Continuing our series on monthly factor returns, here is a summary for November.
*Asterisk indicates that the factor polarity is low-high. All other factors are high-low.
On a year to date basis, momentum has continued to lag while the Four Week Reversal factor is up over 10%. It has been a year of reversals and not a year for simple trend following.
This November, the quants who bet on the relative outperformance of low PE companies among non-financials probably aren’t too happy. Almost as bad are those who are focused on low Beta stocks. Given that the market was up this month it's not their underperformance, but the magnitude that is surprising.
High dividend stocks significantly outperformed low dividend stocks. In a year with significant uncertainty and companies making seemingly ridiculous acquisitions, many investors like the idea of capital being returned directly to shareholders.
Sometimes these factors outperform because of improving fundamentals and sometimes because an idea is getting popular. Last year, low beta and low volatility funds were entering the mainstream, and they’ve since underperformed this year. Those thinking towards next year’s allocations might want to give some extra consideration towards figuring out if high dividend stocks have seen improving fundamentals or if investors have turned to dividend stocks in this current environment.
When we introduced short interest we made explicit its negative correlation with the market. It’s good to know which factors are likely to outperform in which market regimes. This table gives us the correlation of factor returns to the S&P 500 since 2013.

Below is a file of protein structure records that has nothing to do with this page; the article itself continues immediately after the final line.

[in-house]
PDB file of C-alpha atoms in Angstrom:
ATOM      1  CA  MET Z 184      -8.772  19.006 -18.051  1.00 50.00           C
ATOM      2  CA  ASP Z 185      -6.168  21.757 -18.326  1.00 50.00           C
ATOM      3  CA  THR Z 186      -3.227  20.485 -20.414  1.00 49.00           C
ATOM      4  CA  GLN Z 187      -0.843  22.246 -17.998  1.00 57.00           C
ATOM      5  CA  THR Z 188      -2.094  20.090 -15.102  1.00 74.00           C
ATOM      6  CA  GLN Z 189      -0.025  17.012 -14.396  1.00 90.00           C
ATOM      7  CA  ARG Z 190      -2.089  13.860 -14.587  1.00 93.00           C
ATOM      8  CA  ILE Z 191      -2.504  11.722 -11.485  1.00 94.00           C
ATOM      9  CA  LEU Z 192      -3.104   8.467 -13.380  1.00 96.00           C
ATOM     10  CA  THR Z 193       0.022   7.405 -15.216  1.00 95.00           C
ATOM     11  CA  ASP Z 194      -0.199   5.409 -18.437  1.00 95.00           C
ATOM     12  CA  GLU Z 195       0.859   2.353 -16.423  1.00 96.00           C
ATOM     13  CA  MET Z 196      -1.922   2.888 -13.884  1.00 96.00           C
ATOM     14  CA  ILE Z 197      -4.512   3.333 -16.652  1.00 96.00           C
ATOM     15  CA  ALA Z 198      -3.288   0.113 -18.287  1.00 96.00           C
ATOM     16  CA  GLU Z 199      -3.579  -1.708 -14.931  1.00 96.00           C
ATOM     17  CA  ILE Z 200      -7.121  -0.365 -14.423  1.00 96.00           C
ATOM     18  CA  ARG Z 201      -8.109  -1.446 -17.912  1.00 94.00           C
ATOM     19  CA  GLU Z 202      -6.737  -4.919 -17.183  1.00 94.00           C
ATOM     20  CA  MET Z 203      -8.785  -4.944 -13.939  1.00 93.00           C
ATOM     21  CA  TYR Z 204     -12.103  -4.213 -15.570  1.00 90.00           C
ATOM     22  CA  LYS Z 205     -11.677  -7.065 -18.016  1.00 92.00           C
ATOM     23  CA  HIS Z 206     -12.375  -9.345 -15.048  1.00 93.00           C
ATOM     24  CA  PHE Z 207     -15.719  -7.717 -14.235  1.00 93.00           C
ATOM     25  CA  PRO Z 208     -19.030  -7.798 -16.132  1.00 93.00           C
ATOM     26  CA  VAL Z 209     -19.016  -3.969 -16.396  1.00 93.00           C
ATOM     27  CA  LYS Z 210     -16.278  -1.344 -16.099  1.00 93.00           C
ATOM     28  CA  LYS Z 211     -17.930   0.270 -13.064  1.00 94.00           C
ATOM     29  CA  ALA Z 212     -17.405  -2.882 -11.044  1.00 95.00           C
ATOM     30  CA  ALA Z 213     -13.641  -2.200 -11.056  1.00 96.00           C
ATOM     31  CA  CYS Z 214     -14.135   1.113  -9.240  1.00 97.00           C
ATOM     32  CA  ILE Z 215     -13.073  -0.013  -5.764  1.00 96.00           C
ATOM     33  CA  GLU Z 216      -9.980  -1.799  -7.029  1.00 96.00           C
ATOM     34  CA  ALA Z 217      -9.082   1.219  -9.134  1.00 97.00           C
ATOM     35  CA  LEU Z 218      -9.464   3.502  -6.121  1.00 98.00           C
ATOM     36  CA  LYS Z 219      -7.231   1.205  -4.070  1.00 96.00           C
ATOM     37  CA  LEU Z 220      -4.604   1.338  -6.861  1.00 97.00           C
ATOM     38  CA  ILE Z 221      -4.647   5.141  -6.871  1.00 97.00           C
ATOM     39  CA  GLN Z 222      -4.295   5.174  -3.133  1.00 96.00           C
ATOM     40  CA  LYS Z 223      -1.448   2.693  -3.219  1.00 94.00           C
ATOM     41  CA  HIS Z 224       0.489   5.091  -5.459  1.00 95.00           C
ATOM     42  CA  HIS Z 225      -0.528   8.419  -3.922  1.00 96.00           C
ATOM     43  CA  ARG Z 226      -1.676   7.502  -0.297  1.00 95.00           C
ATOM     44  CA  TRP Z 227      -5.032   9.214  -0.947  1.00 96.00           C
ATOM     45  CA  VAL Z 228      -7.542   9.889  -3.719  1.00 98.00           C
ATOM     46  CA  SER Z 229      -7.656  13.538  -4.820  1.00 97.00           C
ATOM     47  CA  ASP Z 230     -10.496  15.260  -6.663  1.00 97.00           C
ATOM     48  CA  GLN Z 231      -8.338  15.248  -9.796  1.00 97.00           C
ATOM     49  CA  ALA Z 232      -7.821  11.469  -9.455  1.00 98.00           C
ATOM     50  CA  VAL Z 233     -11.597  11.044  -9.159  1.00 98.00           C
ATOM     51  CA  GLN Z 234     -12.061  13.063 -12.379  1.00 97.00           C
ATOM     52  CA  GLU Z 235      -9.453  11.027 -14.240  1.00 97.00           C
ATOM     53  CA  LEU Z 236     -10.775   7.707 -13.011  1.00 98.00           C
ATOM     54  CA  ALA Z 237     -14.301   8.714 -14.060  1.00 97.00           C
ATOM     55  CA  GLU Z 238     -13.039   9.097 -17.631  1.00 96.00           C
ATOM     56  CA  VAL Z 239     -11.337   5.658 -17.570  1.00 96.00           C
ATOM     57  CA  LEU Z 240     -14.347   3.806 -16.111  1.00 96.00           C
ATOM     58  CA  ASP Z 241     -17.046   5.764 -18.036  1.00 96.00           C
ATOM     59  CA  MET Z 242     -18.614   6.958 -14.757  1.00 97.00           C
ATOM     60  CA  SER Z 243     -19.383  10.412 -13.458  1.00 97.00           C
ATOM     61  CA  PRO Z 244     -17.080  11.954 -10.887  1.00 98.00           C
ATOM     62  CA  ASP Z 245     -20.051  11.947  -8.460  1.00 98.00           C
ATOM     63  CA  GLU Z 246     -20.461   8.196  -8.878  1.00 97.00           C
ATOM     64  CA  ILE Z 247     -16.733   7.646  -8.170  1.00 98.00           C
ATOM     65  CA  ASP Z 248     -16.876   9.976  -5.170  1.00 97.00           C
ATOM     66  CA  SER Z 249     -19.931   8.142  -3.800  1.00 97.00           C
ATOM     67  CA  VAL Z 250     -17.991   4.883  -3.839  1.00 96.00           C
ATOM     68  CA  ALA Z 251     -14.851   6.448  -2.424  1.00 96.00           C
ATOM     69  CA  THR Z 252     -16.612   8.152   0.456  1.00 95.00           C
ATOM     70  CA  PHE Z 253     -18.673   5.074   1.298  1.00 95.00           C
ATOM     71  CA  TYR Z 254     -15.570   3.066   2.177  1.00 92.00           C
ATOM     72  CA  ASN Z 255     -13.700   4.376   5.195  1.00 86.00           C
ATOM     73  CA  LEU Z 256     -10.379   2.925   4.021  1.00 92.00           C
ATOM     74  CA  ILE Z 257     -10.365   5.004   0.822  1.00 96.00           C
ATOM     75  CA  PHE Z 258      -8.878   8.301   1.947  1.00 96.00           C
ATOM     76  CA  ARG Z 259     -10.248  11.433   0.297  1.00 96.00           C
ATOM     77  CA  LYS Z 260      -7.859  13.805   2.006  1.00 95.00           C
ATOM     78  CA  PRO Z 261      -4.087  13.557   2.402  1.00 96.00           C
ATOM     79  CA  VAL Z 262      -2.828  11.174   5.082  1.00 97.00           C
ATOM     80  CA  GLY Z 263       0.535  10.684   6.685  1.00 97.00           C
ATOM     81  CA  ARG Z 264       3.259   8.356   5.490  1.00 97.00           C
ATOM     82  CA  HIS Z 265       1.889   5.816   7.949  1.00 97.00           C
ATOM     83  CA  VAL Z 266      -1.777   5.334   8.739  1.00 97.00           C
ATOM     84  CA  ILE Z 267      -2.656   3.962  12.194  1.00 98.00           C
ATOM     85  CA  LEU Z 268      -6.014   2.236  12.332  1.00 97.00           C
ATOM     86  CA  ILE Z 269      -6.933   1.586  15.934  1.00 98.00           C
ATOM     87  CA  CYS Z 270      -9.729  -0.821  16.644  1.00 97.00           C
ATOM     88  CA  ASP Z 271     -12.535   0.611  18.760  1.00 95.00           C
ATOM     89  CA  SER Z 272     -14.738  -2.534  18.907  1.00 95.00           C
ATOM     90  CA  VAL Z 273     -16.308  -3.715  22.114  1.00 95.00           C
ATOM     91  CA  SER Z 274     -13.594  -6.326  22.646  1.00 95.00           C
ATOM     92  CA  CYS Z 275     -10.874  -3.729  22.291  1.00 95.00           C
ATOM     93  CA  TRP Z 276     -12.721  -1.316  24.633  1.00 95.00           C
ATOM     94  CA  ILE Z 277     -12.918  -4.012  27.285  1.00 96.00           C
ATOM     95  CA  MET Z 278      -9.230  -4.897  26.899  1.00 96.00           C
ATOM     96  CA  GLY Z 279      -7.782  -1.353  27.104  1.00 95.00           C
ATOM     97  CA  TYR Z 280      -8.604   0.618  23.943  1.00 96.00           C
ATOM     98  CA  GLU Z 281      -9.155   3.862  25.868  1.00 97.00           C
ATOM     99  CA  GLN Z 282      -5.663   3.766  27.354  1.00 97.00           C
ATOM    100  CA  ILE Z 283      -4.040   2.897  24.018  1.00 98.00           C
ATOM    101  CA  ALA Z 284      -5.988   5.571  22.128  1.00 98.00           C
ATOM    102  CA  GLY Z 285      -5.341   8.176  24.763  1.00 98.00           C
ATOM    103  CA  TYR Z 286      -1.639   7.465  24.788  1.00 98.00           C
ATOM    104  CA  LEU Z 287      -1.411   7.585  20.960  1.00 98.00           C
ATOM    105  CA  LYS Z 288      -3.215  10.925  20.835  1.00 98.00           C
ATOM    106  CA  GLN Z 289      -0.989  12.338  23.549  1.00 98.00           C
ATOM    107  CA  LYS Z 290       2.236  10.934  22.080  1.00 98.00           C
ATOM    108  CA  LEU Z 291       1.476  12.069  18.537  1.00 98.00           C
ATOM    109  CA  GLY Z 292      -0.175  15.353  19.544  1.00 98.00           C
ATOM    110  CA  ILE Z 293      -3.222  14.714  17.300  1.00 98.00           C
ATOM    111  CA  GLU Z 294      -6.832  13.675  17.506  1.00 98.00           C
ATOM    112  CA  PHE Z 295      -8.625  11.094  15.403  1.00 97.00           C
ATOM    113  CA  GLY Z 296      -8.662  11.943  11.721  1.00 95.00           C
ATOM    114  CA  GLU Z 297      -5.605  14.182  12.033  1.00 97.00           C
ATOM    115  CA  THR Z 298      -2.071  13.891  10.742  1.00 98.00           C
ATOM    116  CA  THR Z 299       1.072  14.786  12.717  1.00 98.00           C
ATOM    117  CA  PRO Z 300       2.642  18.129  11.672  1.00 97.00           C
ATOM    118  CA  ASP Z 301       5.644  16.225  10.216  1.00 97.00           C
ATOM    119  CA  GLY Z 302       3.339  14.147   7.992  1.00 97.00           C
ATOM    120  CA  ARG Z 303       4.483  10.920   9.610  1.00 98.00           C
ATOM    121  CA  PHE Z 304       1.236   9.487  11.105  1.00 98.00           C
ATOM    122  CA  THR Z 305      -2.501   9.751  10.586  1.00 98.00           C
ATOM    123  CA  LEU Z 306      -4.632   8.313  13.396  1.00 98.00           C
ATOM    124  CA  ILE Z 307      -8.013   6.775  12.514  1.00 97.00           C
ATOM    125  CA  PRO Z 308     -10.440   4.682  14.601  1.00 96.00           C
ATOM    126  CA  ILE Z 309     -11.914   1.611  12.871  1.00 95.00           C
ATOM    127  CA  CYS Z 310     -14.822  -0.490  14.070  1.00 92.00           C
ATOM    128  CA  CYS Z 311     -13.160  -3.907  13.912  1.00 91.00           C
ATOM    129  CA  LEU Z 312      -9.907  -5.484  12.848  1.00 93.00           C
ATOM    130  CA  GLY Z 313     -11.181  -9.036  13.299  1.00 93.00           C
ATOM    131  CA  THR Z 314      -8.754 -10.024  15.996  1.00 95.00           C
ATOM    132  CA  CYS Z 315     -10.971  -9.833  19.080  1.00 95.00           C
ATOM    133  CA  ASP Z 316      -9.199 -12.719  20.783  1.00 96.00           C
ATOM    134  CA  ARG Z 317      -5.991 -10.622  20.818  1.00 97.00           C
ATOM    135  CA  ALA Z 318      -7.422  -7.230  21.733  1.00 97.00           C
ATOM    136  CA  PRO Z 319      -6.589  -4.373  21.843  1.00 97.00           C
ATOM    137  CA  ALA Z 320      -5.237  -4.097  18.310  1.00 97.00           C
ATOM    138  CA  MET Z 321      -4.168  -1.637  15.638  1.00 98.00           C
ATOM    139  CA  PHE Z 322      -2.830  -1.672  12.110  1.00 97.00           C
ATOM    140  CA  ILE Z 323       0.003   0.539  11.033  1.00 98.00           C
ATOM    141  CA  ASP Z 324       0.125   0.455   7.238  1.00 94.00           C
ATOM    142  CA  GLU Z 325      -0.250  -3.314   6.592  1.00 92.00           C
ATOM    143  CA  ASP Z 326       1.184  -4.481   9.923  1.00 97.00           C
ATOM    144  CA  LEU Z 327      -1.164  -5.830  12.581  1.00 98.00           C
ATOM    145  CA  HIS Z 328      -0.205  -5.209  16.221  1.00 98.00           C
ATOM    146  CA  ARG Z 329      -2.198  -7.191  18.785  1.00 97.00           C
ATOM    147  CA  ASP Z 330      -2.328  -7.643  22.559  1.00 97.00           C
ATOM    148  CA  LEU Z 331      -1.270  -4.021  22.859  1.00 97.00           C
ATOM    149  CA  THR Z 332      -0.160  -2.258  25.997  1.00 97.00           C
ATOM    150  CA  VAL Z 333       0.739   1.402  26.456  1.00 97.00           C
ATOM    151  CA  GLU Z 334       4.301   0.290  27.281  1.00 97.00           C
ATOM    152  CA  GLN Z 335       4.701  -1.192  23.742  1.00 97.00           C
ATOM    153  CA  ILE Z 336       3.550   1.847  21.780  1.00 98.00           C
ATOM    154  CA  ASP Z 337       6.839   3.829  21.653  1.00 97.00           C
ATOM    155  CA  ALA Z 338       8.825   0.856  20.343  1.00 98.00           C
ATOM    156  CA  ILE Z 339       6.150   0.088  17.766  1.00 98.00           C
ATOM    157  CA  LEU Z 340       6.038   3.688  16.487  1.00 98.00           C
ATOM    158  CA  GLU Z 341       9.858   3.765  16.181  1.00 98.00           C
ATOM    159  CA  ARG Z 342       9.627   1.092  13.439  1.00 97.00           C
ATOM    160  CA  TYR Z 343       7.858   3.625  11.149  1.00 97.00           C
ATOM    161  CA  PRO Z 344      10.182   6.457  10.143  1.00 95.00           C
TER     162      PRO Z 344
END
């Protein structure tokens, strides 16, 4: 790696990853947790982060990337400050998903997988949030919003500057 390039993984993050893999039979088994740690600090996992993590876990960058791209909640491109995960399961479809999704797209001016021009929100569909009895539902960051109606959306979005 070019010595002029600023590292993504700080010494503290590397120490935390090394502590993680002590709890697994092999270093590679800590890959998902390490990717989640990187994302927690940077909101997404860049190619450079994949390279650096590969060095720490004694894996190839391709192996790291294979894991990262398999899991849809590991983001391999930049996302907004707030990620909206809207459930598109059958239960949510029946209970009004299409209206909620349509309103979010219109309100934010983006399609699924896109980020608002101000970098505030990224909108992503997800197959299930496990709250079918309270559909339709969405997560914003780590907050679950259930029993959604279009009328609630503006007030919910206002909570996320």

*Asterisk again denotes a low-high polarity.
Low beta and low volatility strategies are also negatively correlated to the market. Especially negatively correlated is the E/P factor excluding financials factor. This high negative correlation is partially an artifact of timing. A secular bull market in technology has meant that the growth stocks this factor is short have done quite well. When a rally in technology drags the market upwards, growth stocks outperform and this factor lags.
Outside of dividends, none of the factors have a strong positive correlation with the market. The reversal factor is slightly positive, which is expected because one half of that factor is being long companies that have recently disappointed and fallen the most. When markets go up, the stocks that investors have been panicking about will often rebound more quickly than others.
Those worried about outperforming in downturns might want to give a little more weight to some of these negatively correlated factors. There are two important caveats. First is that exposure to these factors absent significant alpha or outperformance by these factors means lagging performance in an up-trending market. The second, as discussed above, is that this popularity may be part of the reason why they have underperformed this year.
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The Omega Point Team